Never Say Never

There is an old saying “Man plans and God laughs”. If there was ever a year my life that emphasized this, it would be the last 12 months! Much of the lessons below are reflective of other blog posts, but after looking back at the year I felt compelled to share them in this context.

To recap where I was in January of 2016:

  • I was still retired from “Corporate America”
  • Finishing my coaching certification through New Ventures West
  • Adjusting to being single after a 31-year long marriage
  • Dating a great man whom I had met the summer prior

Life was good!   I envisioned starting to grow my coaching practice, continue to get to know my boyfriend, expand my hobbies, and occasionally sleep late.

Now  I am:

  •  Re-employed by “corporate America” –
    • By the same company that incentivized me to retire in 2010!
  • A certified Integral Coach – with rewarding and meaningful practice
  • Married and thriving in a lifelong partnership
  • Continually wondering what the hell happened to all those great plans!

Much of my life I was a control freak, planning out each day, week, quarter – I spent the vast majority of my career doing the same type of work!   I see now this desire to be in control was actually masking a fear: If I did not control it, ‘it’ might control me. If ‘it’ controlled me then I would be exposing myself to hurt, to negative outcomes, to the “unknown”. By my definition the unknown would generate negative consequences.

Not surprisingly, I was very good at controlling things. I also realized that even if I was in control, bad things still happened.   My dad died young.   I didn’t get the promotions I thought I should.   My marriage didn’t last a life time. The company I was employed by merged, and I was no longer in the job I wanted.  When my plans failed me and delivered a bad outcome my response would be: “I’ll never do that again”.   The list of ‘nevers’ started to become very long.

Somewhere in the process of growing older,  of accepting who I am and accepting the world as something other than “me”, I started to recognize that this controlling wasn’t working so well.   Trying to control everything was not leading me to greater happiness. In fact, the very things I cherished most in life were the ones that entered unexpectedly, they were surprises.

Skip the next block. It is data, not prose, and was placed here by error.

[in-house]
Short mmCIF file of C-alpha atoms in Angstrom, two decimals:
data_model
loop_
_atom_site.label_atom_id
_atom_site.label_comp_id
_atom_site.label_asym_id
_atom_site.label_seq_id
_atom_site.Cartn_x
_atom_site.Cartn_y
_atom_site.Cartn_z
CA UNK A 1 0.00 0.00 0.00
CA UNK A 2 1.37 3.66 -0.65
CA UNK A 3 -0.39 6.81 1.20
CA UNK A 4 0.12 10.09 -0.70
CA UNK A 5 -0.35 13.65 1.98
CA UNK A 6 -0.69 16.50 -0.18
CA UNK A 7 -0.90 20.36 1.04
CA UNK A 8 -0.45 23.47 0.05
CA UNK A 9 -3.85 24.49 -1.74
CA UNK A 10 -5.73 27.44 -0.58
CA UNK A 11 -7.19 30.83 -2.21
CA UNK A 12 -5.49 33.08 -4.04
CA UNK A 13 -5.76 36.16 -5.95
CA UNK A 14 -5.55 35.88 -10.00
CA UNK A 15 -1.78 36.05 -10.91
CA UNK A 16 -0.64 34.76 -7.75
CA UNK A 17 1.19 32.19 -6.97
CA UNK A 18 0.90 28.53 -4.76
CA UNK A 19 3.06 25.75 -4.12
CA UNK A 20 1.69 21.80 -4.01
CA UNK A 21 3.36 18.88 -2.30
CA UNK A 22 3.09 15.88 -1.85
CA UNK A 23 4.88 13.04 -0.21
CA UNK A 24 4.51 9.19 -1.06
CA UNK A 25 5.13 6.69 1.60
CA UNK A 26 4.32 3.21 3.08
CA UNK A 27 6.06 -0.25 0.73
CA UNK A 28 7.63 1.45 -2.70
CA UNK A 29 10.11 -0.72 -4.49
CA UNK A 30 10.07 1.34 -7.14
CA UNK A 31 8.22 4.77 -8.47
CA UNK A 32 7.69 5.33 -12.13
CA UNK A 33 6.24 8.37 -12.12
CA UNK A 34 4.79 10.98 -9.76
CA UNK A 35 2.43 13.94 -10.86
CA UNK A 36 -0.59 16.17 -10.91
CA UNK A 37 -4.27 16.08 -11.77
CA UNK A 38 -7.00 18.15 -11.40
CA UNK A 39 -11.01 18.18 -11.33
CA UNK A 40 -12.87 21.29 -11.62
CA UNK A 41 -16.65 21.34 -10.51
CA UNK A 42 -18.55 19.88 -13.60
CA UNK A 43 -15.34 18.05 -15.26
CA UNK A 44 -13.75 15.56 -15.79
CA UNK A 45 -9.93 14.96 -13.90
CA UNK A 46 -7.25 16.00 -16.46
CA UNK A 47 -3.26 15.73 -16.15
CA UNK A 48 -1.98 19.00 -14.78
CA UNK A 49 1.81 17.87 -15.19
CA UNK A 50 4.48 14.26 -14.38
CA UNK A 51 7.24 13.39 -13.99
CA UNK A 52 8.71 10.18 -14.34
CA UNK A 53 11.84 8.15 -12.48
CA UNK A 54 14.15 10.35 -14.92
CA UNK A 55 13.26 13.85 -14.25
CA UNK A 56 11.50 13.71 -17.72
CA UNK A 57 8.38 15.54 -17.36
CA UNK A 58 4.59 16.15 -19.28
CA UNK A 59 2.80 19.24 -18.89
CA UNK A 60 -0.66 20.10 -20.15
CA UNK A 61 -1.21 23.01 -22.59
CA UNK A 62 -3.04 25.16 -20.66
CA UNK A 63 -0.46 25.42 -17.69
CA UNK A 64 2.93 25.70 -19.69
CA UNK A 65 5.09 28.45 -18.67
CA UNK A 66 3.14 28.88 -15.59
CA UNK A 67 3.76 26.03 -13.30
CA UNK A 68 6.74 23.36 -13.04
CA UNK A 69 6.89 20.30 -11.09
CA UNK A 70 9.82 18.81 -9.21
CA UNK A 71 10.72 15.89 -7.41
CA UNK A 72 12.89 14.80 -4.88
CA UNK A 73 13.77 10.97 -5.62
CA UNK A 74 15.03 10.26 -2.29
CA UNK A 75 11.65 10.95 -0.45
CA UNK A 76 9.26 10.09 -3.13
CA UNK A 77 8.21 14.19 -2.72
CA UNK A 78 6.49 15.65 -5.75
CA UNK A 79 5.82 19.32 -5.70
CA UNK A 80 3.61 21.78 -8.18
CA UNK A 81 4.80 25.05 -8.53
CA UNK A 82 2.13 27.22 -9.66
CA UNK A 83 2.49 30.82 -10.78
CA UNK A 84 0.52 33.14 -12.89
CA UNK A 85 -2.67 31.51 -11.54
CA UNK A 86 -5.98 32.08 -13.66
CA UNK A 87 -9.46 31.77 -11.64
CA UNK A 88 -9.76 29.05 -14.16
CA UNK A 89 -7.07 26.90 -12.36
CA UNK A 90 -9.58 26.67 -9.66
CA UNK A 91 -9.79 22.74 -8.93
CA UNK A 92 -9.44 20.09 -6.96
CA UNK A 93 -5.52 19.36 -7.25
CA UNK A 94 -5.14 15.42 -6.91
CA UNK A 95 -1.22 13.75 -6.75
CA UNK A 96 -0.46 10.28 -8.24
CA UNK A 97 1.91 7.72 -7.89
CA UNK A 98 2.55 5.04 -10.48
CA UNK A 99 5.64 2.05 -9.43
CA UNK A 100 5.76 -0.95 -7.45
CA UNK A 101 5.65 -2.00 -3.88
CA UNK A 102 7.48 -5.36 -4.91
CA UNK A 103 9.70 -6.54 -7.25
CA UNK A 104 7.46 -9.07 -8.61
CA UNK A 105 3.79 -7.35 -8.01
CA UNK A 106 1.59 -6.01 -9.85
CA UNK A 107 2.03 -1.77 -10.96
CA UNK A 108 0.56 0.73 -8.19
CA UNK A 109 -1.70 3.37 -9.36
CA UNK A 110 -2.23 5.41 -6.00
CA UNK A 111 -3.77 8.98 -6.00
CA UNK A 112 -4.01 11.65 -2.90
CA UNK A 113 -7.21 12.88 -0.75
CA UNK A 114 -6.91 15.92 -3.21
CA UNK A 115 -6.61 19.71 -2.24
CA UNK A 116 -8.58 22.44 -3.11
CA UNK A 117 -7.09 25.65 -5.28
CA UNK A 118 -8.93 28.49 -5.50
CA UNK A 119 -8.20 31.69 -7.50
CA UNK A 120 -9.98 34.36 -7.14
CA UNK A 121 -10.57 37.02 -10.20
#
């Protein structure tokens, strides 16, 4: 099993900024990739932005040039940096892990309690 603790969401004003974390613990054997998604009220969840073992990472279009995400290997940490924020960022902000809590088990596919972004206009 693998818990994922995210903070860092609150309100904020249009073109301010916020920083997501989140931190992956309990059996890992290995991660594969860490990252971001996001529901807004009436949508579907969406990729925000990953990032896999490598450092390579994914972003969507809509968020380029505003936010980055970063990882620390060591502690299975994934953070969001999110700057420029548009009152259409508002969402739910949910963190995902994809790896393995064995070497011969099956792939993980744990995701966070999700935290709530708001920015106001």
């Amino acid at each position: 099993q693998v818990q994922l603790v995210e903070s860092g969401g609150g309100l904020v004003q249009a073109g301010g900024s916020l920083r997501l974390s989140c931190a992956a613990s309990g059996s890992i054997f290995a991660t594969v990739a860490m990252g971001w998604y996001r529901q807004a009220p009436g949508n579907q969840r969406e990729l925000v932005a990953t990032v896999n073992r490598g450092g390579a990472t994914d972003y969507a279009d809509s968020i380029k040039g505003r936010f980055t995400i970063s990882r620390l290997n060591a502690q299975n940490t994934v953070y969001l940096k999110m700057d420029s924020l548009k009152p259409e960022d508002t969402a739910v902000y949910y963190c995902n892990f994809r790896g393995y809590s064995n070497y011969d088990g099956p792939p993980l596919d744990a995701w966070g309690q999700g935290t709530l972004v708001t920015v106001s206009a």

As you may have remembered in an earlier blog… “Don’t fight Gravity”

As I started to let go, to let gravity be a force in my life that I can embrace and move with, I started to experience simply being human.   I learned that you can walk into a situation without needing to control the outcome and allow things to unfold. I opened up to possibilities that the world might have something to offer to me that I had not yet experienced, a new lesson, a new moment, a new feeling.

When you fight to control what is around you, you are limited to what you ‘know’.   If you already “know” everything how can you still have new experiences? How can you control everything and still grow?

I have come to accept that no matter what the world hands to me, I will be fine.   I am strong enough, capable enough, wise enough, and supported enough to be able to survive.   Not just survive, but thrive.

So, I am re-entering corporate America, and choosing to do so with a spaciousness of thought and feeling. I will take my warrior and my artist to the office each day. I will stay mindful that the I will be my most authentic when I stay present and engaged. I will choose to leave the laptop lid down and ears, eyes, mind and heart open. I will accept each day as it presents itself. I will not assume I know where this path will lead me, and instead chose to allow it to unfold in its own time. I will enjoy the journey.

I will still be results oriented. I also accept that how I define “a result” is forever changed and forever fluid.

I chose to believe the world is endless in its opportunity and possibility. There is a spaciousness that can exist if you let it in. Yes, bad things will happen. Good things will happen. Weather will sometimes be sunny, sometime be grey.

Our horizons are bounded by the degree to which we allow “Never” into our lives, when we set artificial boundaries, and lose sight of our values.

When was the last time you allowed yourself to let go of “Never”?

6 thoughts on “Never Say Never”

  1. Well said, Laura – you give me cause to pause and to reflect on my controlling nature! The last time I emphatically said never was “I will NEVER leave New England!” 26 years later, I couldn’t be happier here in the Pacific Northwest!

  2. Hi Laura: What a great post. You were and are a great leader. Sharing your most personal insights is inspiring. We only go around this life once…and it’s truly about living each day for what it brings, and having the ability to learn and grow from our experiences as they cross our paths. Enjoy your return to Intel! I have to say that I gained invaluable experience when we worked together and maybe someday our paths will cross again!

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